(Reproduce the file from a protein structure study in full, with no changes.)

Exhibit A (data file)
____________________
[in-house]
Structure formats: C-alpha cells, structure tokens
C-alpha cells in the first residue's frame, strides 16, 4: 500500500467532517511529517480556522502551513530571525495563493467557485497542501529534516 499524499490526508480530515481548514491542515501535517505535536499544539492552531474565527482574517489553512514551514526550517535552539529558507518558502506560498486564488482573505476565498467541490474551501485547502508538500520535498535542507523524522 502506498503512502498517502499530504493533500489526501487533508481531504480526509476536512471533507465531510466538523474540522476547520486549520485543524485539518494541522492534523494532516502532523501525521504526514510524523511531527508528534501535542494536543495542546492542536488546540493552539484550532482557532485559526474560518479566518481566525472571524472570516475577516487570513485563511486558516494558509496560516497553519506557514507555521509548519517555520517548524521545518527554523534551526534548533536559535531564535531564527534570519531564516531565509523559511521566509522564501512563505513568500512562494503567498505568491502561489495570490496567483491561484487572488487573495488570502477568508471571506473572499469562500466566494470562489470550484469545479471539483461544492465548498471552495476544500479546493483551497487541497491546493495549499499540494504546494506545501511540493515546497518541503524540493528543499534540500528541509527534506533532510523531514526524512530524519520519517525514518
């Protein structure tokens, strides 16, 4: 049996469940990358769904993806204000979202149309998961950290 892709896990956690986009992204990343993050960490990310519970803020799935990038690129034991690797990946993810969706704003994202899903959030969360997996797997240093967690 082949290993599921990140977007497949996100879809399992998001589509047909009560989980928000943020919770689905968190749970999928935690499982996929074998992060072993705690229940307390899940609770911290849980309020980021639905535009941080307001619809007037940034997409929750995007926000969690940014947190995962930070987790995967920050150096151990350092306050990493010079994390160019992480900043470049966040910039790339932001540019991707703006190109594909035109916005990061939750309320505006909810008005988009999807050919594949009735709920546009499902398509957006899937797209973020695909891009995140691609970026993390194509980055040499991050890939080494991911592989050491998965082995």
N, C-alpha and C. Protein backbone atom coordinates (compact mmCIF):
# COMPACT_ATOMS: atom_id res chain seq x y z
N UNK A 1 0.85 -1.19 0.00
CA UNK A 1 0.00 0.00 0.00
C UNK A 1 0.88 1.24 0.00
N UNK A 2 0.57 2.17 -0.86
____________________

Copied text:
[in-house]
Structure formats: C-alpha cells, structure tokens
C-alpha cells in the first residue's frame, strides 16, 4: 500500500467532517511529517480556522502551513530571525495563493467557485497542501529534516 499524499490526508480530515481548514491542515501535517505535536499544539492552531474565527482574517489553512514551514526550517535552539529558507518558502506560498486564488482573505476565498467541490474551501485547502508538500520535498535542507523524522 502506498503512502498517502499530504493533500489526501487533508481531504480526509476536512471533507465531510466538523474540522476547520486549520485543524485539518494541522492534523494532516502532523501525521504526514510524523511531527508528534501535542494536543495542546492542536488546540493552539484550532482557532485559526474560518479566518481566525472571524472570516475577516487570513485563511486558516494558509496560516497553519506557514507555521509548519517555520517548524521545518527554523534551526534548533536559535531564535531564527534570519531564516531565509523559511521566509522564501512563505513568500512562494503567498505568491502561489495570490496567483491561484487572488487573495488570502477568508471571506473572499469562500466566494470562489470550484469545479471539483461544492465548498471552495476544500479546493483551497487541497491546493495549499499540494504546494506545501511540493515546497518541503524540493528543499534540500528541509527534506533532510523531514526524512530524519520519517525514518
């Protein structure tokens, strides 16, 4: 049996469940990358769904993806204000979202149309998961950290 892709896990956690986009992204990343993050960490990310519970803020799935990038690129034991690797990946993810969706704003994202899903959030969360997996797997240093967690 082949290993599921990140977007497949996100879809399992998001589509047909009560989980928000943020919770689905968190749970999928935690499982996929074998992060072993705690229940307390899940609770911290849980309020980021639905535009941080307001619809007037940034997409929750995007926000969690940014947190995962930070987790995967920050150096151990350092306050990493010079994390160019992480900043470049966040910039790339932001540019991707703006190109594909035109916005990061939750309320505006909810008005988009999807050919594949009735709920546009499902398509957006899937797209973020695909891009995140691609970026993390194509980055040499991050890939080494991911592989050491998965082995």
N, C-alpha and C. Protein backbone atom coordinates (compact mmCIF):
# COMPACT_ATOMS: atom_id res chain seq x y z
N UNK A 1 0.85 -1.19 0.00
CA UNK A 1 0.00 0.00 0.00
C UNK A 1 0.88 1.24 0.00
N UNK A 2 0.57 2.17 -0.86